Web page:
Review of Pierre Bonnard at Tate Modern

Bright, loud, but delicate, Bonnard’s paintings adorn the walls of the Tate Modern. His joyous paintings celebrate art and the process of making it, without seeming superficial and shallow. It is an exhibition well worth going to if you want to see some gorgeous modern art.

Bonnard was part of the post-impressionist movement but has often been overshadowed by his contemporaries Matisse and Picasso, even though they were often exploring the same things, namely, colour. Perhaps this is the reason why the Tate decided to pick Bonnard for a retrospective exhibition, especially since England was as important to his career as his homeland of France. The exhibition gives a thorough overview of Bonnard’s time as an artist, spanning his brilliant landscapes and muted nudes.

Bonnard had an interesting process, which the exhibition highlights with its title ‘the colour of memory’. Even though his paintings were often more rooted in reality than some of his fellow artists, they were far from direct representations of real life. Memory played a key role in the development of his paintings into the vibrant moments which you see depicted in the exhibition. We see that he only did brief sketches of the scenes he wanted to create, but the rest he would paint from memory, making the paintings intensified remembrances of a moment rather than of reality.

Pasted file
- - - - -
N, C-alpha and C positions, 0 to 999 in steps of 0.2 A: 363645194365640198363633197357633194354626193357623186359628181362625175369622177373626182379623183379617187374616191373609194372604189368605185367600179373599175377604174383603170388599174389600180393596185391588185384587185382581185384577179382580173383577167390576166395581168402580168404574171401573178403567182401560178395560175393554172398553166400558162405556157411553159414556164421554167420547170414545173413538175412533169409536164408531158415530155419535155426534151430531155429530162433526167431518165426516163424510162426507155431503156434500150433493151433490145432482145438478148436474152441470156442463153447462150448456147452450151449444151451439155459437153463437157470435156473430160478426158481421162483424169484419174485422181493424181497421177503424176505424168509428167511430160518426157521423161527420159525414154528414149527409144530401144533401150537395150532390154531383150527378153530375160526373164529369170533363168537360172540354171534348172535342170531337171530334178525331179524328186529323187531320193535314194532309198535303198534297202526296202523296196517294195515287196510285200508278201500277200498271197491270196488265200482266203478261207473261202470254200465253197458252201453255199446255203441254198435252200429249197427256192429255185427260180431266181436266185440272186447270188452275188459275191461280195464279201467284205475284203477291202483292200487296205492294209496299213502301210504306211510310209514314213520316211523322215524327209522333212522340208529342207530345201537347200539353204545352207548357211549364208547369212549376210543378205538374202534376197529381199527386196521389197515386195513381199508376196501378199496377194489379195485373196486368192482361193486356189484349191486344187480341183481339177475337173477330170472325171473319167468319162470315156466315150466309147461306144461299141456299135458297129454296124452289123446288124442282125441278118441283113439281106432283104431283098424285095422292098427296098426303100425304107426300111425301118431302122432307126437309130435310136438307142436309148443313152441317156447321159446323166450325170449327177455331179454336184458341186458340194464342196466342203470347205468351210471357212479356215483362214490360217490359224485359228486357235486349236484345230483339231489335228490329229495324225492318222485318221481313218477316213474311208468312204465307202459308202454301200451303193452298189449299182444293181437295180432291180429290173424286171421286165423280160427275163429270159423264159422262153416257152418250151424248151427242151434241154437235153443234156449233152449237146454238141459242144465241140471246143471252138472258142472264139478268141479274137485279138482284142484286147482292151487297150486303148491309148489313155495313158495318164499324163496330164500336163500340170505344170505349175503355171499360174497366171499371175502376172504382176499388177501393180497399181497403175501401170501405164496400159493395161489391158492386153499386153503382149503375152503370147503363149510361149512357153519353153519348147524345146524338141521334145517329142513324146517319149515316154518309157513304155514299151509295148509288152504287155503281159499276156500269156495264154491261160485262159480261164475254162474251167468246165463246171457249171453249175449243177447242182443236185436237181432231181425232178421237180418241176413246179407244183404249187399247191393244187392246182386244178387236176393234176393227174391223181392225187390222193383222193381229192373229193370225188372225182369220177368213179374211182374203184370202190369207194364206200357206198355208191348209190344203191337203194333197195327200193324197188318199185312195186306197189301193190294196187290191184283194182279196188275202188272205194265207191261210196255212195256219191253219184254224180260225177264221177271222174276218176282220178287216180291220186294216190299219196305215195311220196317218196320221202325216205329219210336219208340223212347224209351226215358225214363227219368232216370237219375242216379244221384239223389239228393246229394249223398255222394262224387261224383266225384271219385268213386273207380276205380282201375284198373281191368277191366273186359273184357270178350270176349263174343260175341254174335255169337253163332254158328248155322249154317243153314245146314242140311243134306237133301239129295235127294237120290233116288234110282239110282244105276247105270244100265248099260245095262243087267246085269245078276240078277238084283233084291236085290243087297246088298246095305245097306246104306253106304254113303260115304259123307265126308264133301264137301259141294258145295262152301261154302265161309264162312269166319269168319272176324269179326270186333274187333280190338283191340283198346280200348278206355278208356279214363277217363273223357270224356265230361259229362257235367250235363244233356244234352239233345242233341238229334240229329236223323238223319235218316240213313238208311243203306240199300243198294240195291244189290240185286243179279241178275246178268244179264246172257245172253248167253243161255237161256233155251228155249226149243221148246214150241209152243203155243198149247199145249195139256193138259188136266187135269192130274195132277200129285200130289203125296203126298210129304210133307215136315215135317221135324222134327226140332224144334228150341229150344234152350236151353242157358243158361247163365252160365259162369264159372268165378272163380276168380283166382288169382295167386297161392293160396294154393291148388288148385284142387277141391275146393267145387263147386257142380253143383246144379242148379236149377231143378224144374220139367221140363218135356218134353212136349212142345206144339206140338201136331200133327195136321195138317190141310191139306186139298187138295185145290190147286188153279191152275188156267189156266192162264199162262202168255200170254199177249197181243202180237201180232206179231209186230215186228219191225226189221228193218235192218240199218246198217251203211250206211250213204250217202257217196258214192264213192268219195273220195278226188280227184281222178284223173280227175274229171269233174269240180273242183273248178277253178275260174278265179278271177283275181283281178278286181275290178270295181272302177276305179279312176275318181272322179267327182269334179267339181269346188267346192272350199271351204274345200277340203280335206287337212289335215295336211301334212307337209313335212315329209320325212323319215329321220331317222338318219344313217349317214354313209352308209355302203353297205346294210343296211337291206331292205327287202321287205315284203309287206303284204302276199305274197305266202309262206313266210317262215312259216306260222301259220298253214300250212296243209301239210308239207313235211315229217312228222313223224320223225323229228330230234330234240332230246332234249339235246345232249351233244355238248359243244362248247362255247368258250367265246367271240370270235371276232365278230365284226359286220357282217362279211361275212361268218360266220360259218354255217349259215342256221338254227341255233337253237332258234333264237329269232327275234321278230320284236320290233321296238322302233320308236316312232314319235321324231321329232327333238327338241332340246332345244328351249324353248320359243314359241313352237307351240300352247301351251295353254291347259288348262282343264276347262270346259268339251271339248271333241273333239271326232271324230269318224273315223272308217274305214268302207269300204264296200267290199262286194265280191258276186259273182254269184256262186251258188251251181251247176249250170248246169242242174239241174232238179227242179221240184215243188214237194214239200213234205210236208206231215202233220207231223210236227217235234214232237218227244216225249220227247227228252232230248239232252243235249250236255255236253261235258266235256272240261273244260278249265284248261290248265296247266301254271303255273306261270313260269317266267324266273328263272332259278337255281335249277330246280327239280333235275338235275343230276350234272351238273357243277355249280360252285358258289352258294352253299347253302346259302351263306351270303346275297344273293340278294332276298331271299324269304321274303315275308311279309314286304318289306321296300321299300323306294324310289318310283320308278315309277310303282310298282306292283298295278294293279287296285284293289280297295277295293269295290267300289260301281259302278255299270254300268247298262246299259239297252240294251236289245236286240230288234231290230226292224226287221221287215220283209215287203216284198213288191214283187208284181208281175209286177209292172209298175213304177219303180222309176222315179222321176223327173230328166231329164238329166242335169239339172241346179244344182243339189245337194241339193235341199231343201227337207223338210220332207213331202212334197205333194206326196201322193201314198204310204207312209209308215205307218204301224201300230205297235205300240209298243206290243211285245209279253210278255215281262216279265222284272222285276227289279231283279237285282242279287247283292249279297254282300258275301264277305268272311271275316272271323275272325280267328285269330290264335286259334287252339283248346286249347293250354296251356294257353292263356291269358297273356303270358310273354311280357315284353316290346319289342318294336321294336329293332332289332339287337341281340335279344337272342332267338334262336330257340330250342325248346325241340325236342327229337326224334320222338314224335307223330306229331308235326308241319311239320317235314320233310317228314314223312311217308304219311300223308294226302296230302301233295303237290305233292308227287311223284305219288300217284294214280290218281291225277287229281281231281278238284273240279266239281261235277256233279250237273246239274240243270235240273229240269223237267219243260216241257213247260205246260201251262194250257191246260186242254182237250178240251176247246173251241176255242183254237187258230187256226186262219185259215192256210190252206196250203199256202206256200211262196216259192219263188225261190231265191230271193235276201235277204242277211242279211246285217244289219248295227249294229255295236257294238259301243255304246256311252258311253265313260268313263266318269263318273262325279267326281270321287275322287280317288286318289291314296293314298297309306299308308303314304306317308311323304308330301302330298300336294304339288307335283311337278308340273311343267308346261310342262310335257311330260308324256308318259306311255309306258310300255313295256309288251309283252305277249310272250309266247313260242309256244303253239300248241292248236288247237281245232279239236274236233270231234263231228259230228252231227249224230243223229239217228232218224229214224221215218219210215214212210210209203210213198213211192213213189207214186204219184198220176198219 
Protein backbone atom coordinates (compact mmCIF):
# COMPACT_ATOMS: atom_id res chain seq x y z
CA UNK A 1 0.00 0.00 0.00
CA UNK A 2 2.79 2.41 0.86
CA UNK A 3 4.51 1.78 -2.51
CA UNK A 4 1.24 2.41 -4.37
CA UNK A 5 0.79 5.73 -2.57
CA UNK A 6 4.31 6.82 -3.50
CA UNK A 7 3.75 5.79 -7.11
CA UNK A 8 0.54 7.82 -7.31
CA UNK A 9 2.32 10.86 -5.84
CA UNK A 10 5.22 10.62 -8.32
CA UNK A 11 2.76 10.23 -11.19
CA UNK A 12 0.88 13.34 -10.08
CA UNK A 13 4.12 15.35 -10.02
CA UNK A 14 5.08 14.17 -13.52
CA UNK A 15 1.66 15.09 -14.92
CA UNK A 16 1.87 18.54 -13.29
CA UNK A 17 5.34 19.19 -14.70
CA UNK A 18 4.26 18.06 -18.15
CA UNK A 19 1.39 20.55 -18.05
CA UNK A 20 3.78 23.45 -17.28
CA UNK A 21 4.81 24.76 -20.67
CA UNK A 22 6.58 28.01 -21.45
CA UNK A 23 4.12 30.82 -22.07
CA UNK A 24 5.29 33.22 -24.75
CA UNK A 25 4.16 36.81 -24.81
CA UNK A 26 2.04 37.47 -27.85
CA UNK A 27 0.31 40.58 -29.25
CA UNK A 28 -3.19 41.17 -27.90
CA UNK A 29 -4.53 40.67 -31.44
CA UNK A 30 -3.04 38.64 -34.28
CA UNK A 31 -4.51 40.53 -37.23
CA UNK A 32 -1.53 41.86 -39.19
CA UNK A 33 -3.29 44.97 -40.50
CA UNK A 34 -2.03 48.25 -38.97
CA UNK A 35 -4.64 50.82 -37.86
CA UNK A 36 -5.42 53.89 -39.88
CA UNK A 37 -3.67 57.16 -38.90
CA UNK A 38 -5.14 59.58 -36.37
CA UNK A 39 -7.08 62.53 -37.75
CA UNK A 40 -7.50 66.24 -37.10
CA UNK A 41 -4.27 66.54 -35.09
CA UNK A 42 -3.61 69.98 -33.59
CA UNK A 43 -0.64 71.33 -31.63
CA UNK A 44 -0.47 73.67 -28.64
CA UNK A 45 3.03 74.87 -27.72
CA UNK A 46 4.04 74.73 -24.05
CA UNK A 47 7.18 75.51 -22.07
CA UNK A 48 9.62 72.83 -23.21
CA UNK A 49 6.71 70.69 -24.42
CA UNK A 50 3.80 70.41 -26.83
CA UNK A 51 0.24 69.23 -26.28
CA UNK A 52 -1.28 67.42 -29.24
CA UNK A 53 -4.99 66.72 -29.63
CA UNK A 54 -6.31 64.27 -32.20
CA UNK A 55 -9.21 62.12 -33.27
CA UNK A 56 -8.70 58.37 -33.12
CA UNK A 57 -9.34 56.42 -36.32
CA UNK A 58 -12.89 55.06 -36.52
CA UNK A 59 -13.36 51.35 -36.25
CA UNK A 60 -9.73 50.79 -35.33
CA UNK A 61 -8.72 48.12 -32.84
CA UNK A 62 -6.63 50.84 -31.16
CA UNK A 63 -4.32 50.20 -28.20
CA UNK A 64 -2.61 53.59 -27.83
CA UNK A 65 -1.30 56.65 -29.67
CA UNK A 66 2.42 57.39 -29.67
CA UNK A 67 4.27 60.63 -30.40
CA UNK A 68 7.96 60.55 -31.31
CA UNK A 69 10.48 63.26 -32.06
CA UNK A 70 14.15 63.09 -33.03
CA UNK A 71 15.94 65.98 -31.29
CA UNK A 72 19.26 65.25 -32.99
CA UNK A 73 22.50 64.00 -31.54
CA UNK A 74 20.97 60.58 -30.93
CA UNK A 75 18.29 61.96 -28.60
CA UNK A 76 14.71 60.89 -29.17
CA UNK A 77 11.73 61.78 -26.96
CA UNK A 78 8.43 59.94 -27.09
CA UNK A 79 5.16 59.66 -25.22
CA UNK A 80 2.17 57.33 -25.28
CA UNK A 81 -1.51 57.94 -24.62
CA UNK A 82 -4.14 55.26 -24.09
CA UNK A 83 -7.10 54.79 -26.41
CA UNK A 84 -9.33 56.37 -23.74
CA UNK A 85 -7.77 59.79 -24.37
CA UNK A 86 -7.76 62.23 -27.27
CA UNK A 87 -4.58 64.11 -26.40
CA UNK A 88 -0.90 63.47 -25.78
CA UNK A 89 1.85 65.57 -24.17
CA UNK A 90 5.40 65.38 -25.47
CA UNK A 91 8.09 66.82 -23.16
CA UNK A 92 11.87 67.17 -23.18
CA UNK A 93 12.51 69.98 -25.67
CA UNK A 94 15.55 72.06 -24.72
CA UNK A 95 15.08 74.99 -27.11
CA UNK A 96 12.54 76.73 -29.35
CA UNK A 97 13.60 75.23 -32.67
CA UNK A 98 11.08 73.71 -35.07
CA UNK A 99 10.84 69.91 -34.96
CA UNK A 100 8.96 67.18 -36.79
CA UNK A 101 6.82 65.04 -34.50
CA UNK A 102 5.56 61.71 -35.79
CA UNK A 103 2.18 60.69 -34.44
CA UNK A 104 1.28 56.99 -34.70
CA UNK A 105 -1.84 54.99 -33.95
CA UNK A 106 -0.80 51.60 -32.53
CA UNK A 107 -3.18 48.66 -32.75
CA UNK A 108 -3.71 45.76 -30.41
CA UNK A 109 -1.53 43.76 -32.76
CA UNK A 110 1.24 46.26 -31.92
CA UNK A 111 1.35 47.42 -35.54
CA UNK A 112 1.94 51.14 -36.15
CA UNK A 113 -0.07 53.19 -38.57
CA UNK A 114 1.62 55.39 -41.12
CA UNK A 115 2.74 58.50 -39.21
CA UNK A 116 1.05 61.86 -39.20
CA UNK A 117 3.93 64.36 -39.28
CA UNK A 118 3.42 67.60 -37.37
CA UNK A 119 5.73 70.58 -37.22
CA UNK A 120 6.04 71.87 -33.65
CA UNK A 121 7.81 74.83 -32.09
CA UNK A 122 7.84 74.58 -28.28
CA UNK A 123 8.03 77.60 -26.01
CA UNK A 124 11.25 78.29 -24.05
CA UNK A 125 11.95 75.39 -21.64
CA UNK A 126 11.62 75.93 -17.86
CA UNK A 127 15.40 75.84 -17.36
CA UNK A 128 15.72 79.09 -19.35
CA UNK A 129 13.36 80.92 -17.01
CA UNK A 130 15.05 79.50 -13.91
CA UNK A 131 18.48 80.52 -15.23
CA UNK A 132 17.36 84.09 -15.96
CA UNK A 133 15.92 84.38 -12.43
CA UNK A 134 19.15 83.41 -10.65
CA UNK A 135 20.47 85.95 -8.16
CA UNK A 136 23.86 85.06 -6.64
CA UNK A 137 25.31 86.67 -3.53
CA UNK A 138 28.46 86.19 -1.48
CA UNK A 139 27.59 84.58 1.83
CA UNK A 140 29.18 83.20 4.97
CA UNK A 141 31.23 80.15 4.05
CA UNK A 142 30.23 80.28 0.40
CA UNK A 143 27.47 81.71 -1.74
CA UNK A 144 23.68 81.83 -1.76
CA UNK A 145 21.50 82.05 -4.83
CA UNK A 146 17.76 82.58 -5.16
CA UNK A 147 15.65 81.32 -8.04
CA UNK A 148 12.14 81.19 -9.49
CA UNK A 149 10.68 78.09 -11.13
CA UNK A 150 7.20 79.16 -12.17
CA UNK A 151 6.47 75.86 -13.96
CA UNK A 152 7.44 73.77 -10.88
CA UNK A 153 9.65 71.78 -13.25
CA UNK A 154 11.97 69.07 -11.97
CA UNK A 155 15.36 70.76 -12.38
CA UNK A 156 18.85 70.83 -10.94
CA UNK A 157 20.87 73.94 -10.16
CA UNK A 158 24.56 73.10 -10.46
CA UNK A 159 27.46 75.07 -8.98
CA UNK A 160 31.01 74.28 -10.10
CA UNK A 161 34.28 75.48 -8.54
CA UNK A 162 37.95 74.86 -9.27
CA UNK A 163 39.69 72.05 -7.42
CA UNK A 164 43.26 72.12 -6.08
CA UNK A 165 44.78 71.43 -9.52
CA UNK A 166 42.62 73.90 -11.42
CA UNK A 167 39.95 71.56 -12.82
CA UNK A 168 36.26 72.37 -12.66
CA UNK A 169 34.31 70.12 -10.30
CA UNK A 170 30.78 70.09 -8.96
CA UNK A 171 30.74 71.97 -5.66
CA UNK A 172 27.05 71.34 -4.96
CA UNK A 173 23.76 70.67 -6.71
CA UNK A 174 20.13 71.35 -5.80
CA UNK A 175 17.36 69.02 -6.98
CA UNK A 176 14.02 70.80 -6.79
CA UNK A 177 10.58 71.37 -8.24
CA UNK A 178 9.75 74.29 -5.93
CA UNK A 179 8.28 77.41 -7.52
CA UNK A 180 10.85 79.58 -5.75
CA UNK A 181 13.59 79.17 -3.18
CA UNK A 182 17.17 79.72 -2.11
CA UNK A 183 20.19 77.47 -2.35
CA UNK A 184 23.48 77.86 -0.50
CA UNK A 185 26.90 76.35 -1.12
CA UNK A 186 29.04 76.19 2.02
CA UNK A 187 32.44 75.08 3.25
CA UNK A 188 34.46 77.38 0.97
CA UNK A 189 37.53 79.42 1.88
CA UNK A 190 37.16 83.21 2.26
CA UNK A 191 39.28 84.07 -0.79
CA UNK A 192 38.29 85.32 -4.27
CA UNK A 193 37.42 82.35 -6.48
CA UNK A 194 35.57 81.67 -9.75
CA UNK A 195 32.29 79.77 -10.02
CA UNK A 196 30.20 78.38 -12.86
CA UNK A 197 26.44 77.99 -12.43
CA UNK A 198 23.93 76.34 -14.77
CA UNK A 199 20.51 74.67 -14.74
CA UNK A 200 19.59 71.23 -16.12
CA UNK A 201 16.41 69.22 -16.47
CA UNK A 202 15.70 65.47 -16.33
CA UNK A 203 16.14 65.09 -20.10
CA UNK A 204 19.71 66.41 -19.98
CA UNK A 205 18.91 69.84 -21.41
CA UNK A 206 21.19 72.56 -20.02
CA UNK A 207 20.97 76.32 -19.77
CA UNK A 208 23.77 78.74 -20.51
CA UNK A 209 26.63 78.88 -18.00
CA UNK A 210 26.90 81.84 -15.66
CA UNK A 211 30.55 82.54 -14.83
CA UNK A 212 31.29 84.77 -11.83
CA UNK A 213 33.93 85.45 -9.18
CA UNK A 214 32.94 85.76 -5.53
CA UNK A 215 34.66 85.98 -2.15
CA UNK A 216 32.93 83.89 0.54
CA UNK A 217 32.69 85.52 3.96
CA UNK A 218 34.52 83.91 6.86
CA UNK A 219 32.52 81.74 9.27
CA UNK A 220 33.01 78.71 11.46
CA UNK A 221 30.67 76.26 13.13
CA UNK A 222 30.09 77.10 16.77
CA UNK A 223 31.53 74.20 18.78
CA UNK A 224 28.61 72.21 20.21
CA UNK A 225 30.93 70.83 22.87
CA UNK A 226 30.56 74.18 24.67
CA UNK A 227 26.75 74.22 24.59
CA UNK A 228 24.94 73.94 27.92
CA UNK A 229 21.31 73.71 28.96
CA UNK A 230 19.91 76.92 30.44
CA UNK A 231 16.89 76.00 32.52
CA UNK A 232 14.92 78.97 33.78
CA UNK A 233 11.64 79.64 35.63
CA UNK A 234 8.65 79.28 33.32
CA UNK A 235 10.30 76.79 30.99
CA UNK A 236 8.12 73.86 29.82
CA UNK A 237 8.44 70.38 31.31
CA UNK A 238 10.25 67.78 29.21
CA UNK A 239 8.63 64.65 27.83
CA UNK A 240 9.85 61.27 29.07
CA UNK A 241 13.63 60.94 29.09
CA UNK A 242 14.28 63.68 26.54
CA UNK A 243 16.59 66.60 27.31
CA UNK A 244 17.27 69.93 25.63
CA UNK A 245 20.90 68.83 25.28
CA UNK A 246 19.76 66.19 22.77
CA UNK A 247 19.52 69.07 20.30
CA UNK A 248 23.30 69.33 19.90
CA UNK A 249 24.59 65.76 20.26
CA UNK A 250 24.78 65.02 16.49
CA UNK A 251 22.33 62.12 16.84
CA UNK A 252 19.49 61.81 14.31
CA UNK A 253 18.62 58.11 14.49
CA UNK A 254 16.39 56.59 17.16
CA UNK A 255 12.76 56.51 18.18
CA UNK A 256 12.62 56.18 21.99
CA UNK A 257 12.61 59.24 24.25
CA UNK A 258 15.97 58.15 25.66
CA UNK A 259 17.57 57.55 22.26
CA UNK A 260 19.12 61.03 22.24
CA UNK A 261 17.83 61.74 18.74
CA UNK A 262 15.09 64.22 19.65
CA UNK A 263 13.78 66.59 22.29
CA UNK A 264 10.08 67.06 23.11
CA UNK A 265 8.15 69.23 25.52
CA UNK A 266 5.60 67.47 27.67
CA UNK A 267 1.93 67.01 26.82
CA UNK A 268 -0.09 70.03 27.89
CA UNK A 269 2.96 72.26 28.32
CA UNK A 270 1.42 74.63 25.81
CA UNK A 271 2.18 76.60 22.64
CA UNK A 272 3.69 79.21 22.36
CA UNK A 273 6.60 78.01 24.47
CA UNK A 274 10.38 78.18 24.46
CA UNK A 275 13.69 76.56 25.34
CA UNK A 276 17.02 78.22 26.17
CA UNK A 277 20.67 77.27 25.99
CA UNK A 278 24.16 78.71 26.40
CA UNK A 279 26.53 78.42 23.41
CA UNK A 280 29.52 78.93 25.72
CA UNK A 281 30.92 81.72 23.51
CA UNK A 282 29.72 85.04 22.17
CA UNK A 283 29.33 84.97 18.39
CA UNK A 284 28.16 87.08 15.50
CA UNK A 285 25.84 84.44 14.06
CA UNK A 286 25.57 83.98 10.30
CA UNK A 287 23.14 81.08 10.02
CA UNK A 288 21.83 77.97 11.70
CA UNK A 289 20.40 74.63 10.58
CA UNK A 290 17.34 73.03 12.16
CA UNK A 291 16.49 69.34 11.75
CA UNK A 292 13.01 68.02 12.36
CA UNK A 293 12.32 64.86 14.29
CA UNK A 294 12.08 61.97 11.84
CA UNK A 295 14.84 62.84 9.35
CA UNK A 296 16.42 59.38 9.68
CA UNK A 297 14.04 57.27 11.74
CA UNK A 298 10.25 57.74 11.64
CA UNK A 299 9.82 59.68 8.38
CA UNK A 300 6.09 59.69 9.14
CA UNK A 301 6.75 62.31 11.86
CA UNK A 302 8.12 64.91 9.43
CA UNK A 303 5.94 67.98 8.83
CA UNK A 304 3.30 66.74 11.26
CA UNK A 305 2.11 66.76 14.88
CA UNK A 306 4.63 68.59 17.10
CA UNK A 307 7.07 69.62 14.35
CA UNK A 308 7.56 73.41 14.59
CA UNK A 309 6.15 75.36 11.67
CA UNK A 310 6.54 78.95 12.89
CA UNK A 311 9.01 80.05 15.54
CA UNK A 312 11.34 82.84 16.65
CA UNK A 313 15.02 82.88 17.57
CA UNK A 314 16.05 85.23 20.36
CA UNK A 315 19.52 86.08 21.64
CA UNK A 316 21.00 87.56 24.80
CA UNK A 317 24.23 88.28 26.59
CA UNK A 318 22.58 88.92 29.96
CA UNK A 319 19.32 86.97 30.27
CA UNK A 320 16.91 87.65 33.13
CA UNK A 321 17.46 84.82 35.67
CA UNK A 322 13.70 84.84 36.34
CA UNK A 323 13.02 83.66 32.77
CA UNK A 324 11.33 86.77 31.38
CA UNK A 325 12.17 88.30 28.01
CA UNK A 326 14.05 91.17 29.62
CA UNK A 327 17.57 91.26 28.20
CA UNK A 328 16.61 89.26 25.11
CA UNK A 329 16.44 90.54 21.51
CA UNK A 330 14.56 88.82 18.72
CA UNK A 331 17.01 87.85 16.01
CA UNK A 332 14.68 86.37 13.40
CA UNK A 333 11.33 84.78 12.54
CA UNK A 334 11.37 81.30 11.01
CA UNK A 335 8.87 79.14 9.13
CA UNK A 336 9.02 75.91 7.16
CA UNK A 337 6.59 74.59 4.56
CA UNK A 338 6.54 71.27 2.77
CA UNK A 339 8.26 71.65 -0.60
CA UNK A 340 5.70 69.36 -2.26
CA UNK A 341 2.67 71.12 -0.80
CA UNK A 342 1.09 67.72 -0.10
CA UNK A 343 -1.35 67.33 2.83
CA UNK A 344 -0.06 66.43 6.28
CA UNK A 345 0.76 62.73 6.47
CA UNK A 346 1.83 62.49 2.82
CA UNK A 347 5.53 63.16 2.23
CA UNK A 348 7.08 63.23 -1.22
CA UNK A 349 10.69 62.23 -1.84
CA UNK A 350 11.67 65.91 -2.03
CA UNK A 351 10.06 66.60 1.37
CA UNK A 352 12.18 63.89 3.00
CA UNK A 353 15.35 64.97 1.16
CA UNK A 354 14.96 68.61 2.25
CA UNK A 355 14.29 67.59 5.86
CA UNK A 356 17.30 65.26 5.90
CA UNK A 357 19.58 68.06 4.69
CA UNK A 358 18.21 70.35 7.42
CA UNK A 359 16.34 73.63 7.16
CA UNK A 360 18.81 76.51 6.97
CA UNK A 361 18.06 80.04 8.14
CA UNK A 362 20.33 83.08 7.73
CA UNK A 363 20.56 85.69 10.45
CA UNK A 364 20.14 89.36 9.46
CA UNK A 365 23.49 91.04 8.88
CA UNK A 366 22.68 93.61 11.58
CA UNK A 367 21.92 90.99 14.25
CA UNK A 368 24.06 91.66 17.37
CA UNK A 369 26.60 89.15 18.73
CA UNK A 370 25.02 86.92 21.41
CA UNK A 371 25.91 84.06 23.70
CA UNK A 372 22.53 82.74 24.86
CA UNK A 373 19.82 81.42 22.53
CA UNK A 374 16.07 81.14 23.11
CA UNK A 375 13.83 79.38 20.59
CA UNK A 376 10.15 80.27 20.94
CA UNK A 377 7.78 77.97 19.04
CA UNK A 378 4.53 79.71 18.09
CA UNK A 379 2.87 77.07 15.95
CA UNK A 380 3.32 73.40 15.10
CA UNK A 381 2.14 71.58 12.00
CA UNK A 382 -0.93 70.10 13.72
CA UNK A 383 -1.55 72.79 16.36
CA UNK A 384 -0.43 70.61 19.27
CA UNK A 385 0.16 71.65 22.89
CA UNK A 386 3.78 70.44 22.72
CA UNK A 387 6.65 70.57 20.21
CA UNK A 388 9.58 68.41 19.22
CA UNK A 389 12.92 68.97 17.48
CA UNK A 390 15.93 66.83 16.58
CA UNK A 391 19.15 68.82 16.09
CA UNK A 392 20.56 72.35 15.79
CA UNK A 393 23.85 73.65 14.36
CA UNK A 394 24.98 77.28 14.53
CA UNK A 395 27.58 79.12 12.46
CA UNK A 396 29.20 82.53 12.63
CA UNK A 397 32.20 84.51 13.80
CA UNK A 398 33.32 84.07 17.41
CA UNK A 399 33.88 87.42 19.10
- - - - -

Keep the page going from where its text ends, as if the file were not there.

The painter obviously loves making art, and you can feel his enthusiasm when you walk through the exhibition.

The exhibition does a good job in highlighting how location influenced Bonnard. He moved around France continuously during his lifetime, meaning that paintings needed to be mobile. Sometimes his car seemed to be his studio, as that was where his works spent much of their time. Similarly, Bonnard shifted his focus from painting to painting, meaning that some were not completed for many years as he continued to make small adjustments to them. Both his lack of a fixed position and the long span of his painting process meant that he had to rely on his memory to complete his paintings, and you can definitely tell. People are in most of Bonnard’s paintings, even his landscapes, but sometimes you have to stare really hard at the canvas to spot them, as they are only outlines. They seem to face the colourful landscape and are taken over by his memory of the moment. Bonnard’s densely saturated works are only infused with reality.

Bonnard has been known as a rather withdrawn artist, and the curators of the exhibition took it upon themselves to broaden his image. Although most of Bonnard’s works are domestic, there were two paintings included whose subjects were not his private domain. The Fourteenth of July and A Village in Ruins near Ham were part of Bonnard’s response to the First World War, and are both very distinct from his typical works, with their drab and artificial colouring. However, although these paintings cast a new light on Bonnard’s work, they hardly outweigh the sheer number of paintings which focus on his interior life. Many of his works have the same viewpoint: inside looking out. A window or door create a kind of frame for the wild colour of nature that peeks through, but the painter is safely enclosed indoors. Oftentimes his wife, Marthe de Meligny appears in his paintings, acting as another personal detail that makes his loud paintings also seem quite private.

Altogether, a lovely exhibition on an artist whose work doesn’t disappoint. His paintings may not have been as groundbreakingly abstract as his fellow artists, but they have their own charm. The painter obviously loves making art, and you can feel his enthusiasm when you walk through the exhibition.


Image credit: Tate Modern